Analysis of the Genomic Architecture of Anopheles Gambiae

Doctoral Dissertation


Malaria still kills over one million people a year, mostly children in sub-Saharan Africa. Anopheles gambiae is the main malaria vector in sub-Saharan Africa. The publication of the An. gambiae genome in 2002 opened up a vast array of information that potentially can be used in controlling this deadly mosquito. However, this vast assortment of genomic data also opened up the challenge of being able to parse through this data to identify useful information,

To help organize this data into manageable quantities this thesis focuses on three main genomic structures in An. gambiae: 1) microsatellites, 2) syntenic relationships between the genome of An. gambiae and D. melanogaster, and 3)Tc1-mariner superfamily transposable element distribution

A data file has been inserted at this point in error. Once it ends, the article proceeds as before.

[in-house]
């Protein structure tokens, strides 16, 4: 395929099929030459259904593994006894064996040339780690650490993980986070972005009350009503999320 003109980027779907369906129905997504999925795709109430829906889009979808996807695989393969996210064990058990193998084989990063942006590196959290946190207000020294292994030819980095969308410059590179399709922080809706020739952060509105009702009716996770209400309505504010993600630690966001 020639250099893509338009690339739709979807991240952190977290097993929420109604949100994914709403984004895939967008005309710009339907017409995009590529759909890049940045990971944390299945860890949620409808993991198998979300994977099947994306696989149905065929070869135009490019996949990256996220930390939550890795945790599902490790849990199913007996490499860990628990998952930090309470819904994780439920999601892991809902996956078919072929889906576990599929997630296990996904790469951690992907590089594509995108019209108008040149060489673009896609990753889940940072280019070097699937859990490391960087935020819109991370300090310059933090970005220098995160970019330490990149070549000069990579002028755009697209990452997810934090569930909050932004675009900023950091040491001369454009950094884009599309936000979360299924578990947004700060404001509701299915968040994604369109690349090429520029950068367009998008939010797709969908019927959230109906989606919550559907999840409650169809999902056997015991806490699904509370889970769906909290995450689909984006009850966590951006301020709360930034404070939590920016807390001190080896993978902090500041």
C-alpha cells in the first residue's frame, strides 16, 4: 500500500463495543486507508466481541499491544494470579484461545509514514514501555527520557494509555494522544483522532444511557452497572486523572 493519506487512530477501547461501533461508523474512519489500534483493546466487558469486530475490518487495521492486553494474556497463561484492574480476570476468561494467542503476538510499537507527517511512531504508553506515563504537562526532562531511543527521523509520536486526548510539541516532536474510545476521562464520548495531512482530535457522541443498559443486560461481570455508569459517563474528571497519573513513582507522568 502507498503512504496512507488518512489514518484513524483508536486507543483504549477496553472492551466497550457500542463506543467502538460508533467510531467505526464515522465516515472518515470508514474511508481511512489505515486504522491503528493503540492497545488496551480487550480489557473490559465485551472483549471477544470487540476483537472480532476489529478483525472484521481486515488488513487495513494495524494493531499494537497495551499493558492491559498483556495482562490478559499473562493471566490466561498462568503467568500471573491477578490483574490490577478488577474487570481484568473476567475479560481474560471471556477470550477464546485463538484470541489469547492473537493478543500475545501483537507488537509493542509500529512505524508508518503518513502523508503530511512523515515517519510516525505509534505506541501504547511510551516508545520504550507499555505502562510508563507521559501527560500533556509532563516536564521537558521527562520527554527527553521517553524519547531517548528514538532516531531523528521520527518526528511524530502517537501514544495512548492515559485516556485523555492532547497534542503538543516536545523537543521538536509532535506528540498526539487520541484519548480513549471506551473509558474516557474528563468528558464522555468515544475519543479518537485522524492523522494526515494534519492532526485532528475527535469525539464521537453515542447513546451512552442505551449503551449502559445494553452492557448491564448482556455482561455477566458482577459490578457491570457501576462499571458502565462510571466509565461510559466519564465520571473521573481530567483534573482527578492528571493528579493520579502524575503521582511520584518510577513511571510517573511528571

Attribute NameValues
  • etd-07172006-105357

Author James Robert Hogan
Advisor Dr. Frank Collins
Contributor Dr Jeanne Romero-Severson, Committee Member
Contributor Dr. Joseph OTousa, Committee Member
Contributor Dr. Frank Collins, Committee Chair
Contributor Dr. Dave Severson, Committee Member
Degree Level Doctoral Dissertation
Degree Discipline Biological Sciences
Degree Name PhD
Defense Date
  • 2006-06-27

Submission Date 2006-07-17
  • United States of America

  • transposable elements

  • Anopheles gambiae

  • microsatellites

  • synteny

  • University of Notre Dame

  • English

Record Visibility Public
Content License
  • All rights reserved

Departments and Units


Please Note: You may encounter a delay before a download begins. Large or infrequently accessed files can take several minutes to retrieve from our archival storage system.